For me the worst horror of entering a new school in the fourth grade was show-and-tell. Each morning, just after attendance, we were expected to hone our “communication skills” by giving a little talk on something that interested us. I had no communication skills to hone—terror made me sway alarmingly and caused my voice simply to disappear when I was called upon (no loss, since it also prevented me from summoning up the simplest words)—and I was convinced that nothing that interested me could possibly interest my new classmates.
After several days of this the teacher gently suggested that I might try reading something aloud. I was obsessed with the Old West then and chose Walter Noble Burns’s The Saga of Billy the Kid , published in 1926. Burns was a veteran Chicago newspaperman, weak on research but strong on storytelling, whose protagonist was a genuine hero, modest and misunderstood, an enemy of privilege and a friend to the poor. Best of all, for my purposes, Burns wrote with shameless panache. Here his hero shoots his way out of a burning house: “The Kid’s trigger fingers worked with machine-gun rapidity. Fire poured from the muzzles of his forty-fours in continuous streaks. … On he ran like a darting, elusive shadow as if under mystic protection. He cleared the back wall at a leap. He bounded out of the flare of the conflagration. Darkness swallowed him at a gulp.”
Great stuff for a ten-year-old, and my fellow ten-year-olds agreed; even the girls clapped and cheered and begged for more. For several weeks—until I reached the last gaudy page—I was a smash at show-and-tell.
If I had then been able to read aloud from Robert M. Utley’s new Billy the Kid: A Short and Violent Life (University of Nebraska Press), my audience’s attention might have wandered some, but they would have learned a lot more about what the Old West was really like. Utley is an old-fashioned scholar in the best sense, stubbornly unwilling to rearrange evidence to fit current historical fashion. His books about the old Indian-fighting army, for example, published in the late sixties and early seventies, when seldom was heard an encouraging word about the westward movement, demonstrated that neither troopers nor tribesmen ever had a monopoly on villainy—or virtue.
Unembellished facts about outlaws are hard to come by, and Utley’s study is necessarily less full-scale biography than biographical sketch, but it nicely conveys the context in which the Kid’s misdeeds can be understood. The Lincoln County War has been fought and refought in more than forty films, but as Utley wrote in his own vivid account of it published three years ago, High Noon in Lincoln: Violence on the Western Frontier (University of New Mexico Press), the actual events failed to follow any of the “formulas favored by screenwriters. The war was not a fight between sheepmen and cowmen, or stockmen and sodbusters, or big cattlemen and little … or enclosers and fence-cutters, or vigilantes and outlaws, or corporate moguls and nesters, or Anglos and Hispanics … or feuding families. …”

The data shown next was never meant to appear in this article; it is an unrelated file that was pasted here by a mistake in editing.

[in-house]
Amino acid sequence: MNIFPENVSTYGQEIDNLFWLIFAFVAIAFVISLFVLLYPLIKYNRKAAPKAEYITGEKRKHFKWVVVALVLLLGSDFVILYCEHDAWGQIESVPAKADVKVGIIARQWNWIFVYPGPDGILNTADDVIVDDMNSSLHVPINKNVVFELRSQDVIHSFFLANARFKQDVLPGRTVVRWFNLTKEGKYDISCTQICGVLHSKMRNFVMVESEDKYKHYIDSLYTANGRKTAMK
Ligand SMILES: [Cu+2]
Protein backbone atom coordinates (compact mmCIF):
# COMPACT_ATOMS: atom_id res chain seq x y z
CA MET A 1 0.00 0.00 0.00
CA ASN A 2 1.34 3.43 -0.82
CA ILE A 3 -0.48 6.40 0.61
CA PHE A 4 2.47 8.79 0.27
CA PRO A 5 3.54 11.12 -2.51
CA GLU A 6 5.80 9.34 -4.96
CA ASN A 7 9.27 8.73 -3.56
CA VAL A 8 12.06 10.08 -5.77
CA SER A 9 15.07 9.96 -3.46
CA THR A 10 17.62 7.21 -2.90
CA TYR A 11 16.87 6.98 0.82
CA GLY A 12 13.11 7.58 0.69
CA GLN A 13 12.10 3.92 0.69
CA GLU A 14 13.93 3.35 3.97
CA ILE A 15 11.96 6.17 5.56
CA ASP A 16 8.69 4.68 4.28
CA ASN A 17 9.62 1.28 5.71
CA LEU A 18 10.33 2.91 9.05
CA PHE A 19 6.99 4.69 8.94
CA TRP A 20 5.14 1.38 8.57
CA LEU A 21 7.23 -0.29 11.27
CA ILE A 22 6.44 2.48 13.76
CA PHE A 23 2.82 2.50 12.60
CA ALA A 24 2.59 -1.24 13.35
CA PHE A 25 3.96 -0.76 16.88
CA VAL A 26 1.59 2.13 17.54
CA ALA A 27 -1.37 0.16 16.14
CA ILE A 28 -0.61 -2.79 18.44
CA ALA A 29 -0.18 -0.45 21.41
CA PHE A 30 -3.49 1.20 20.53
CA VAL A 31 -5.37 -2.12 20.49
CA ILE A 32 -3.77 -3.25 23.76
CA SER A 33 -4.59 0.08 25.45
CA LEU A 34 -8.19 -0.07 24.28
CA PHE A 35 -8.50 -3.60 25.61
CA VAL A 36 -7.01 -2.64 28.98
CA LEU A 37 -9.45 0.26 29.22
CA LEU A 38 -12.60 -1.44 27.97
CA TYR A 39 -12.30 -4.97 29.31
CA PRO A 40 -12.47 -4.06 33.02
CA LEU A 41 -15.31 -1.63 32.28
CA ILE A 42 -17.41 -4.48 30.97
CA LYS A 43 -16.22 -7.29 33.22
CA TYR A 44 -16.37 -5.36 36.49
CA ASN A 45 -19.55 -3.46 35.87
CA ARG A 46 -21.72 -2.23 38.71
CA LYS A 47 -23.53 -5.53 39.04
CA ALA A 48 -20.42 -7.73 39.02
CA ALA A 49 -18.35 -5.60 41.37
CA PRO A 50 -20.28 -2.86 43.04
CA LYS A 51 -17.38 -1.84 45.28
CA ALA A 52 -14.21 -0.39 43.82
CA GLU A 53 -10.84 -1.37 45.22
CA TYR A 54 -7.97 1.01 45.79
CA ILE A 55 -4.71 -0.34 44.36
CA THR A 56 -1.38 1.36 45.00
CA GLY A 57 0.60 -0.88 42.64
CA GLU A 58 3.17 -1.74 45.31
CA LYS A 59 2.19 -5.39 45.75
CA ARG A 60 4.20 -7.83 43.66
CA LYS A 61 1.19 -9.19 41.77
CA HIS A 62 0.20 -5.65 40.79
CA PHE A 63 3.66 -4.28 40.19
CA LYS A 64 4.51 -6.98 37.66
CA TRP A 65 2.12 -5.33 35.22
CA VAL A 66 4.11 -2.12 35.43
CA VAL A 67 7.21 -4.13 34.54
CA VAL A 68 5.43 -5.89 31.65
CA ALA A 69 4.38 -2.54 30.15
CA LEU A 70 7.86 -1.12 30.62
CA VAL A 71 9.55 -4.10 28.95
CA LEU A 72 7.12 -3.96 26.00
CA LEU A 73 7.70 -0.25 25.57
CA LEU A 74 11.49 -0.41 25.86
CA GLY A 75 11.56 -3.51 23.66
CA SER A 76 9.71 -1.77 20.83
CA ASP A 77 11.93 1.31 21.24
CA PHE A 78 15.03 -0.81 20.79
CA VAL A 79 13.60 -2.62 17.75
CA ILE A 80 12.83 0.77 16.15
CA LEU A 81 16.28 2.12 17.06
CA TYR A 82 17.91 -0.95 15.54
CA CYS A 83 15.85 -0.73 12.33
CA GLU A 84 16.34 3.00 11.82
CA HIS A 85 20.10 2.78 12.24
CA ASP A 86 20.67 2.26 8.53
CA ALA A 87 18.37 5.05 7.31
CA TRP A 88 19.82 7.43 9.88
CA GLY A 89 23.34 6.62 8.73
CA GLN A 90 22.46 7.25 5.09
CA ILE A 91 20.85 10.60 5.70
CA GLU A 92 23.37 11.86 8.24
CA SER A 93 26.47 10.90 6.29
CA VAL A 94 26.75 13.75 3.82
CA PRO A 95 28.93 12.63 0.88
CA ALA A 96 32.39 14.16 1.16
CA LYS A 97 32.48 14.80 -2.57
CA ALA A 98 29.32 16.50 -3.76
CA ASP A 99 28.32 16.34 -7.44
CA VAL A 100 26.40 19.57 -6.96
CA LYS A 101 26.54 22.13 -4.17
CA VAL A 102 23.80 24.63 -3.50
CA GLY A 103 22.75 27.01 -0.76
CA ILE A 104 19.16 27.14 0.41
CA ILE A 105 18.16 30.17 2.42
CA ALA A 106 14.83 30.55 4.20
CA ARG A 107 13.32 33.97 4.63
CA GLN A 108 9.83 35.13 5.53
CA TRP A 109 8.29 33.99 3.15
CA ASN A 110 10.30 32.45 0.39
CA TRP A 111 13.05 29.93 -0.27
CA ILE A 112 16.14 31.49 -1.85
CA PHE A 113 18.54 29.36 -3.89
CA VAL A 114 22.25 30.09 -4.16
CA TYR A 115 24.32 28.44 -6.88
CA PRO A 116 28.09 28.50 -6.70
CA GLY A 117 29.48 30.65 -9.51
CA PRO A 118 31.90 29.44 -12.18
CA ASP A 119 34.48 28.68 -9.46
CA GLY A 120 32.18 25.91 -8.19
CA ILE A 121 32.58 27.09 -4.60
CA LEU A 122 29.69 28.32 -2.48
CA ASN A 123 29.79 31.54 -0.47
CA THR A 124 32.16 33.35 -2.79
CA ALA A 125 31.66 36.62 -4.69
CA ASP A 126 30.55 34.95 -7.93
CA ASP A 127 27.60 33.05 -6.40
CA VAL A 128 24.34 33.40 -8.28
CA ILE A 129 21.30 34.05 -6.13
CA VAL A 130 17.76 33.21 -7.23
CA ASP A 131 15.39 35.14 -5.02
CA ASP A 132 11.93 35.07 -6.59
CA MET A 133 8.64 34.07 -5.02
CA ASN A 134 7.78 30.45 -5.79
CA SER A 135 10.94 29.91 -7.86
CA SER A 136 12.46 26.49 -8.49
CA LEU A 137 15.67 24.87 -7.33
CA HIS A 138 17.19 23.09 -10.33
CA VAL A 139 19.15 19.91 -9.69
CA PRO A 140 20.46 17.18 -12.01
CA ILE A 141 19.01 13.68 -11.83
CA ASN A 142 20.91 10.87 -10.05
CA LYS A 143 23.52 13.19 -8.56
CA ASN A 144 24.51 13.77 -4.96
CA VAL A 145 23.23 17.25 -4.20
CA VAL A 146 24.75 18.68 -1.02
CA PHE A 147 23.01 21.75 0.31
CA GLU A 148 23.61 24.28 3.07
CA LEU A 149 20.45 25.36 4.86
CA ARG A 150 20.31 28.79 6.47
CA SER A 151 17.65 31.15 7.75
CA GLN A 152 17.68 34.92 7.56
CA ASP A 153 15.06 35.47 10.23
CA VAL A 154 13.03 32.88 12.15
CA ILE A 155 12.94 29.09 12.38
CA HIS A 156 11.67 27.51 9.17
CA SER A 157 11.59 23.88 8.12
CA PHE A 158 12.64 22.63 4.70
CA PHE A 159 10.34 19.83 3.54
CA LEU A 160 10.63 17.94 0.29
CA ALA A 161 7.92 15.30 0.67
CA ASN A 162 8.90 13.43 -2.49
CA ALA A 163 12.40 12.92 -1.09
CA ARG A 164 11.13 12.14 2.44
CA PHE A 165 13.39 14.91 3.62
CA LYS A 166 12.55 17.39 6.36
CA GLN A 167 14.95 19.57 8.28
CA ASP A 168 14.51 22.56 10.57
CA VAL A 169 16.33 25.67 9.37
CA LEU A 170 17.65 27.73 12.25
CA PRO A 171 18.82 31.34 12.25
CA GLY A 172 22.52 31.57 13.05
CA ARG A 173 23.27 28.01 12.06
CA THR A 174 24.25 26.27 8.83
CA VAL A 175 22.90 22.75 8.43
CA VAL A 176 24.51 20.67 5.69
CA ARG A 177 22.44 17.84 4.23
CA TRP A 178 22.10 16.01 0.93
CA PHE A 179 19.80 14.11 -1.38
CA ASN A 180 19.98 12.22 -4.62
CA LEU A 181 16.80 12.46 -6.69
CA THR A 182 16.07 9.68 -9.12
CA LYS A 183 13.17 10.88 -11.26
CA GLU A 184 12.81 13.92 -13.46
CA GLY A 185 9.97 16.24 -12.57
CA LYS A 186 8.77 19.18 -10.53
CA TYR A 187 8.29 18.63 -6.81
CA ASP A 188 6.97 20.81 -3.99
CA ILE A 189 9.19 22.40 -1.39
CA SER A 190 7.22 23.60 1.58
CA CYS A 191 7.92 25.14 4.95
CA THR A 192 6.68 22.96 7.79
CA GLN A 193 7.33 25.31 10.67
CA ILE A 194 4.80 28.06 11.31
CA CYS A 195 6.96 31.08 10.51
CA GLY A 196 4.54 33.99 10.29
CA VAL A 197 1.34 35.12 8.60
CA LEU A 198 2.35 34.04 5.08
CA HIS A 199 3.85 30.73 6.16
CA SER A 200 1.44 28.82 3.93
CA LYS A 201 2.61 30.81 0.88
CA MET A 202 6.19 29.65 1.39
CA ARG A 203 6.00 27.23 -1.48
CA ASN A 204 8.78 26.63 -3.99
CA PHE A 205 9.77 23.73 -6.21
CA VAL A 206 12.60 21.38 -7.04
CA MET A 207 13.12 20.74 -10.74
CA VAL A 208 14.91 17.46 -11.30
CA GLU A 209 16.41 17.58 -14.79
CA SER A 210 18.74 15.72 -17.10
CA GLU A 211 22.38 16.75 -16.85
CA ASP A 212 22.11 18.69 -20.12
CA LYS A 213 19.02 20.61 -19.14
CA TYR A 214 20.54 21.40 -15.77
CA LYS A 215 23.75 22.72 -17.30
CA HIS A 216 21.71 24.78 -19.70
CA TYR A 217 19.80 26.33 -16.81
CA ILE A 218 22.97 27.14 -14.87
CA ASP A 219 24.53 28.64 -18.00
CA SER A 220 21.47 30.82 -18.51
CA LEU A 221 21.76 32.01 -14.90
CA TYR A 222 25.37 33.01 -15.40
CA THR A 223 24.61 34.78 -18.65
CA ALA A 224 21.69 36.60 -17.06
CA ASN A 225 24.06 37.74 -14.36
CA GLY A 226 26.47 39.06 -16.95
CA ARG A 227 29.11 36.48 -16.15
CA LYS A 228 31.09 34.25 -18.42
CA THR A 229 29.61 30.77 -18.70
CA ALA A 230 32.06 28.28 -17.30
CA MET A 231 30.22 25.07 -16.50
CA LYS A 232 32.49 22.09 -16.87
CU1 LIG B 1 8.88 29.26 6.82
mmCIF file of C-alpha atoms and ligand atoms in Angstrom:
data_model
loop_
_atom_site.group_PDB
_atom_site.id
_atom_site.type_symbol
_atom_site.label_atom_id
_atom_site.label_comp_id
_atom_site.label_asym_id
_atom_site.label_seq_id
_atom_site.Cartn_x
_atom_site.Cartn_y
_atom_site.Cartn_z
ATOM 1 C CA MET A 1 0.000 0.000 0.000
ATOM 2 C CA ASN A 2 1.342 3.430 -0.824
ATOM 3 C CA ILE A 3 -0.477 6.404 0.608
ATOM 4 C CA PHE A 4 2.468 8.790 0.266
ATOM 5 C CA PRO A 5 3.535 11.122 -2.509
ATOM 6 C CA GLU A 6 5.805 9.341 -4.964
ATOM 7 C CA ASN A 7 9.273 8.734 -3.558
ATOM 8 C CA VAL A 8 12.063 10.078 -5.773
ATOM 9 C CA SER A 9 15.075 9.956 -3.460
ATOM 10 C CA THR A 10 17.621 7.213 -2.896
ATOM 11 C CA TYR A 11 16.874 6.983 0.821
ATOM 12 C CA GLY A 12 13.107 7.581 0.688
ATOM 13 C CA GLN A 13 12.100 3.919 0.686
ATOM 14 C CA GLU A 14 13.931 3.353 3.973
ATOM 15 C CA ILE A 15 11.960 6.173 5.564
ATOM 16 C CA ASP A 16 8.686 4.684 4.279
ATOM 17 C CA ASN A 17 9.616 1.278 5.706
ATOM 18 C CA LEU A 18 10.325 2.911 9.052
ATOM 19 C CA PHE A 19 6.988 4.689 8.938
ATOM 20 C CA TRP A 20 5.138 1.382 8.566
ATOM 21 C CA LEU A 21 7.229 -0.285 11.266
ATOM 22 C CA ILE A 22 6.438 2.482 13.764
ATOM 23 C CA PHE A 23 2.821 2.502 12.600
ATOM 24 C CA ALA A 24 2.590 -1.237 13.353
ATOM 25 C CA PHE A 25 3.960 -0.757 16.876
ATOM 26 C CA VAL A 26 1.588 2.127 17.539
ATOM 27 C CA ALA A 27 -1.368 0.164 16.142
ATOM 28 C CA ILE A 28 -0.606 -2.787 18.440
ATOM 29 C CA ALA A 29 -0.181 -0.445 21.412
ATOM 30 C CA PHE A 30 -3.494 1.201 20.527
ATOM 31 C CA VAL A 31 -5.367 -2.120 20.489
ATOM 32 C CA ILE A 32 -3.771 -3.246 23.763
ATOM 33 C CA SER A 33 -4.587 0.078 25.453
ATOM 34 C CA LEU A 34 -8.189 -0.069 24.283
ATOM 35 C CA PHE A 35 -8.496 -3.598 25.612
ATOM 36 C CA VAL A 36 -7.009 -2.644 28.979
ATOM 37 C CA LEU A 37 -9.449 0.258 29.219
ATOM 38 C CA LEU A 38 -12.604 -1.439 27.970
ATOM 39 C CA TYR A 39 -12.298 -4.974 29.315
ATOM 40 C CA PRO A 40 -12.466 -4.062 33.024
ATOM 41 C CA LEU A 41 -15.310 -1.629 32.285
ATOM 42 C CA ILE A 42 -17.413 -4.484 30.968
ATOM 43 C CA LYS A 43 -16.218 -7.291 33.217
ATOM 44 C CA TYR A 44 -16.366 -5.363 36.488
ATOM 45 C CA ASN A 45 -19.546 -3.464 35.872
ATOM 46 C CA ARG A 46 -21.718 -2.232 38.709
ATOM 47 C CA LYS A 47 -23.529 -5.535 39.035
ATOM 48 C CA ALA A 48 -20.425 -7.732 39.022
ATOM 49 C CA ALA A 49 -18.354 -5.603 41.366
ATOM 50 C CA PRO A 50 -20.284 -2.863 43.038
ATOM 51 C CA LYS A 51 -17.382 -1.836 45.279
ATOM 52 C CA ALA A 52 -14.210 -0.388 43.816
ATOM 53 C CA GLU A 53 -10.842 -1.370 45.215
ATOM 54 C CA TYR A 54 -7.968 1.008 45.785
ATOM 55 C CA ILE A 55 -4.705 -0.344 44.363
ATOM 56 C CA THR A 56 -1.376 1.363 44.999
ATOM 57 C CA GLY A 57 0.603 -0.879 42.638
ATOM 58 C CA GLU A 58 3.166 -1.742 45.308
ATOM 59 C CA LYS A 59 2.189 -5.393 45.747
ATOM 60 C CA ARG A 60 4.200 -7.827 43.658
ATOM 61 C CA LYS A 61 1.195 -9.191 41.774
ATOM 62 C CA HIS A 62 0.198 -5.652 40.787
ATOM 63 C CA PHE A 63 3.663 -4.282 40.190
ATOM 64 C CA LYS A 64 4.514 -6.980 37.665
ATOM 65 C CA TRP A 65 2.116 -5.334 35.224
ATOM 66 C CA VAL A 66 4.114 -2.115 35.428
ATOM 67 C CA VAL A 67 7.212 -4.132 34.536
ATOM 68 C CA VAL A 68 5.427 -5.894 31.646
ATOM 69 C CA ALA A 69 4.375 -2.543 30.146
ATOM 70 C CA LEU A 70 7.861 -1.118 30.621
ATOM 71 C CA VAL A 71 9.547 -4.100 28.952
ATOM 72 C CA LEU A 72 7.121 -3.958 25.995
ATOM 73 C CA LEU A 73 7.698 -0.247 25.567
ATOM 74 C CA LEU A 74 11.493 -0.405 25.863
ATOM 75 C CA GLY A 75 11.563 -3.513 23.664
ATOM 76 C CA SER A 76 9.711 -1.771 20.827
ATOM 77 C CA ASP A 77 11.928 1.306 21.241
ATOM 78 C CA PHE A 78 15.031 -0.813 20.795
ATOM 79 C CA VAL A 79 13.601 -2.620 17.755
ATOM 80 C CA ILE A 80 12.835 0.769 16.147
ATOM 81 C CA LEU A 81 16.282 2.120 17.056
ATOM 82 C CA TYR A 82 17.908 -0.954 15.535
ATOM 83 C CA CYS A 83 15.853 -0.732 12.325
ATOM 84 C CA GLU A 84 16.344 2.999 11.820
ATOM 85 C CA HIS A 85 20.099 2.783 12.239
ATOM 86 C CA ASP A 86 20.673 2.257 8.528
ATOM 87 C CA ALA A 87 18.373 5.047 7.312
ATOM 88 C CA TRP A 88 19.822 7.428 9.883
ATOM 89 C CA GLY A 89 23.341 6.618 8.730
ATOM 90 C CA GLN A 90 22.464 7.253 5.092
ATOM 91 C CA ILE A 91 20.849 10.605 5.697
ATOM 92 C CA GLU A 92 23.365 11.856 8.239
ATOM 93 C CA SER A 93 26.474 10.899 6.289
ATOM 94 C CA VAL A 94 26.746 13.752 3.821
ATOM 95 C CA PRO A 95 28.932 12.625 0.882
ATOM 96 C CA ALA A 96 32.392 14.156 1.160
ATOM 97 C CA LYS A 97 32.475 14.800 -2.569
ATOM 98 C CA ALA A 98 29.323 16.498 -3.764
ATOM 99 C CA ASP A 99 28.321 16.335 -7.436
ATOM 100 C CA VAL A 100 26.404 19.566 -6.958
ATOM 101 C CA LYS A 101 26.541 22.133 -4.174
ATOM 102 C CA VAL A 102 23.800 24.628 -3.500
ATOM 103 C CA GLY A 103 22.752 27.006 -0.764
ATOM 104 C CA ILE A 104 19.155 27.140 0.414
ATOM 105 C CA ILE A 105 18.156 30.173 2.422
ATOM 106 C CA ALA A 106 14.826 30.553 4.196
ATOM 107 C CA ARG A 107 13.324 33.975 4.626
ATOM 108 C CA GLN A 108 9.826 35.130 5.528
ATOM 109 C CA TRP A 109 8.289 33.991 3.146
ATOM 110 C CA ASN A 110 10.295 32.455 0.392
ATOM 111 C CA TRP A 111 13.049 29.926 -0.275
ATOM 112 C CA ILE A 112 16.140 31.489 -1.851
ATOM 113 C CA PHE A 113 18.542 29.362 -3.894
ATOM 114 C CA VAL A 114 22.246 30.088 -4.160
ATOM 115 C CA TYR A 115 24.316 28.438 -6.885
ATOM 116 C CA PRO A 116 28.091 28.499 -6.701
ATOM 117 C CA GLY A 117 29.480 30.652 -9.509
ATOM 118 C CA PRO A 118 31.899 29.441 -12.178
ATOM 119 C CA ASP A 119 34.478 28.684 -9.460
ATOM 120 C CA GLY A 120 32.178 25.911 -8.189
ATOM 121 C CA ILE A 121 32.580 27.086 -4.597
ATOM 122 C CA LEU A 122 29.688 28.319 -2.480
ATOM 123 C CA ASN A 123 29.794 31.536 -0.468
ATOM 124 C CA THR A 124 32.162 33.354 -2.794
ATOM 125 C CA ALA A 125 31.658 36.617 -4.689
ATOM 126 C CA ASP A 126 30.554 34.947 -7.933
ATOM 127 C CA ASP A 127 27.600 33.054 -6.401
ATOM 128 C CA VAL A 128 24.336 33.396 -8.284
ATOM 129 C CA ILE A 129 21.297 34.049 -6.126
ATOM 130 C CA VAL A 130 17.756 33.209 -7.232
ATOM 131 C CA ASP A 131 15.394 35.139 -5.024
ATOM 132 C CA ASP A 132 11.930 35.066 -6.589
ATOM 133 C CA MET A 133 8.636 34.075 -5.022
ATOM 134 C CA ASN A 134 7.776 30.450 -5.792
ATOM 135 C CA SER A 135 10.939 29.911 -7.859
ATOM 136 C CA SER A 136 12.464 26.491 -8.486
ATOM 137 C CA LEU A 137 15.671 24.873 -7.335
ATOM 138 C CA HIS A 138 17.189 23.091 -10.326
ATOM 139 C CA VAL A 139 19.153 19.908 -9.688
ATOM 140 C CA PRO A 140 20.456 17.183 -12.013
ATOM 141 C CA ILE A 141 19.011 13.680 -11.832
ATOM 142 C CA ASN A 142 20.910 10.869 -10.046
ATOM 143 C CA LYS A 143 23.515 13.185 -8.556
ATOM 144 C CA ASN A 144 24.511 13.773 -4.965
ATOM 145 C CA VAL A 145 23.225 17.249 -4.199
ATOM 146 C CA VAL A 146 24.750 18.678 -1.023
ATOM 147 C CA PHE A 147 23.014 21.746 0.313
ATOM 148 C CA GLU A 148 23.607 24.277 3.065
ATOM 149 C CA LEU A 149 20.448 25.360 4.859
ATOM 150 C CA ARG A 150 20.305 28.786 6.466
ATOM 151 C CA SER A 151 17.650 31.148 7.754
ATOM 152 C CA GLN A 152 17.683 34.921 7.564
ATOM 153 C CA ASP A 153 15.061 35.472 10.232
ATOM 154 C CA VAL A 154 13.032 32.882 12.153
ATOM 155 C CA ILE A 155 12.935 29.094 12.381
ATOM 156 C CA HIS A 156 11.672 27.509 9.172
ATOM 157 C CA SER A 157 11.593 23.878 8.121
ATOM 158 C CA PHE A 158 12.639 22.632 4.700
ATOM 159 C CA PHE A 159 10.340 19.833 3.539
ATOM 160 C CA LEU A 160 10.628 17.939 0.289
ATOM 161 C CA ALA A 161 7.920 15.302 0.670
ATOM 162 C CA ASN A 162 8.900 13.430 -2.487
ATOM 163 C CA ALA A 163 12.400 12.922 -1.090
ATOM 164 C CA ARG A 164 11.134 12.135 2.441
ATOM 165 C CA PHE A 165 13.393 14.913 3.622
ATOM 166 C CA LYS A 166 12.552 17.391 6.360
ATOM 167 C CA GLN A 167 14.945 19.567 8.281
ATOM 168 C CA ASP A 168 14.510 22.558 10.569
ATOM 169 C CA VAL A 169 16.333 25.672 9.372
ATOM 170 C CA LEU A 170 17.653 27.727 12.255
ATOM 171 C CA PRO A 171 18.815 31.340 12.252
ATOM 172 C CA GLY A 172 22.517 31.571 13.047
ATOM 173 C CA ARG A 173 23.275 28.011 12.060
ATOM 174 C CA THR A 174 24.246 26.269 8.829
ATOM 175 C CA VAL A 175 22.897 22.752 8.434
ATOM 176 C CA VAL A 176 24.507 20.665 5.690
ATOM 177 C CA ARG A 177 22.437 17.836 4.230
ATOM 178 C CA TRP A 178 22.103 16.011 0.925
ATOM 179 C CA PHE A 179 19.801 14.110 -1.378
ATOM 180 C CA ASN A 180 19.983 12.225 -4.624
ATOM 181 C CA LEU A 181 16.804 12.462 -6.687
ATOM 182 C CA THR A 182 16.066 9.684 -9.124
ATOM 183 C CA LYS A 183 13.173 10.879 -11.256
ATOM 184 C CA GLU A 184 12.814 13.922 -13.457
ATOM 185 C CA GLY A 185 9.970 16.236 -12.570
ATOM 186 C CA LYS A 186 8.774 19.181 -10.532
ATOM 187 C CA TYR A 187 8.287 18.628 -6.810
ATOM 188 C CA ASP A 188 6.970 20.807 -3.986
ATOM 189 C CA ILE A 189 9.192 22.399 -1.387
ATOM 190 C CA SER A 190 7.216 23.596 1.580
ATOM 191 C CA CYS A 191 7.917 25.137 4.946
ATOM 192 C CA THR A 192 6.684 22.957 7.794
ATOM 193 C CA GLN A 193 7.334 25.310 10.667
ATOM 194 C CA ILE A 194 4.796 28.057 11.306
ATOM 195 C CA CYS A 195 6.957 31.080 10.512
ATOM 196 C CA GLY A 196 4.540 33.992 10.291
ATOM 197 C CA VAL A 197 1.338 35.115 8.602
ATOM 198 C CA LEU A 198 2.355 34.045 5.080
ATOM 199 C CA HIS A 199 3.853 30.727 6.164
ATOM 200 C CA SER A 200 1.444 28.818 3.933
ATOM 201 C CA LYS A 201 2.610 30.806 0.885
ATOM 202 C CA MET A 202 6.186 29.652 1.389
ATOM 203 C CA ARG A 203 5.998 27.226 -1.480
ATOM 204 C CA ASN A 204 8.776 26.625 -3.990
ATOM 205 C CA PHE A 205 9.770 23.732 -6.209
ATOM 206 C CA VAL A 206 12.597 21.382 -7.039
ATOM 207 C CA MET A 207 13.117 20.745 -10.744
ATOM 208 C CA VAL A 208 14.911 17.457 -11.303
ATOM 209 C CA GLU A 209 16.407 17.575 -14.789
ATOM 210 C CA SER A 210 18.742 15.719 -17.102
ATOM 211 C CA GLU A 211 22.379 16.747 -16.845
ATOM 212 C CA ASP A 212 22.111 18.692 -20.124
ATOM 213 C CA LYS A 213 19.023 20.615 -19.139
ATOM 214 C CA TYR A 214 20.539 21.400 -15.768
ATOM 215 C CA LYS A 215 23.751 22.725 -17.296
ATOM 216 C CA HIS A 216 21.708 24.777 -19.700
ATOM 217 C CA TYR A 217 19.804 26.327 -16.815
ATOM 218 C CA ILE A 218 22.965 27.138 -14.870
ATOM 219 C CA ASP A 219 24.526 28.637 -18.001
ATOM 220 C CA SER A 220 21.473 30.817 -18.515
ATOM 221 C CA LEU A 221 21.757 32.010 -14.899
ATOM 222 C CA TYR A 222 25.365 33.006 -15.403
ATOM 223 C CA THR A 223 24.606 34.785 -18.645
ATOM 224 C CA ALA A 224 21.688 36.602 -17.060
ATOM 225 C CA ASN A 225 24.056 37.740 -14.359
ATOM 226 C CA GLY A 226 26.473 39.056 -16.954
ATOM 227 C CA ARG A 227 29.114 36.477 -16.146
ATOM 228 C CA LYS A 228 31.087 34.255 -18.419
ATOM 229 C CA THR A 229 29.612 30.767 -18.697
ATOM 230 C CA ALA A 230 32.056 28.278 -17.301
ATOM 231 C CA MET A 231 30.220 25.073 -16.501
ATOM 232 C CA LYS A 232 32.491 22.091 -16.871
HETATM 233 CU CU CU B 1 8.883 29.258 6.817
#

It was instead a “war without heroes,” fought strictly for profit by armies of hired guns. Lincoln County sprawled over thirty thousand square miles, but the only real profits to be made in this mostly empty, cashless land were from government contracts for beef and other provisions with which the Mescalero Apaches and the soldiers posted nearby to keep them quiet had to be supplied. “The House,” an establishment run by a hardfisted Lincoln merchant named James J. Dolan, held a monopoly until 1876, its grip fortified by friends at court, a malleable sheriff—and a band of paid enforcers called the Boys.
Then John H. Tunstall arrived. An ambitious Englishman with no illusions about how to get ahead in his adopted country, he wrote home that “ everything in New Mexico, that pays at all , is worked by a ‘ring,’ there is the ‘Indian ring,’ the ‘army ring,’ ‘the political ring,’ the ‘legal ring,’ … the ‘cattle ring,’ the ‘horsethieves ring,’ the ‘land ring’ and half a dozen other rings.” In partnership with the cattle king John Chisum and others, Tunstall determined to form his own ring, wrest power from Dolan and his minions, and thus “get the half of every dollar that is made in the county by anyone .” To back his play, he hired his own gunmen, the Regulators, among them a beardless eighteen-year-old called the Kid by his mostly older companions.
His real name was Henry McCarty (William H. Bonney, the name under which he is still most often indexed, turns out to have been an alias), and he was a product of the New York slums, not the Old Frontier. His widowed mother, Catherine, an Irish laundress, took him west with her at the close of the Civil War, first to Indiana, then to Kansas, then to sunny New Mexico after she was diagnosed as tubercular. It was too late. She died in 1874 at Silver City. She had picked up a second husband, Bill Antrim, along the way, but once she was gone, he seems to have done little for her son other than to lend him the second of the three last names he used interchangeably.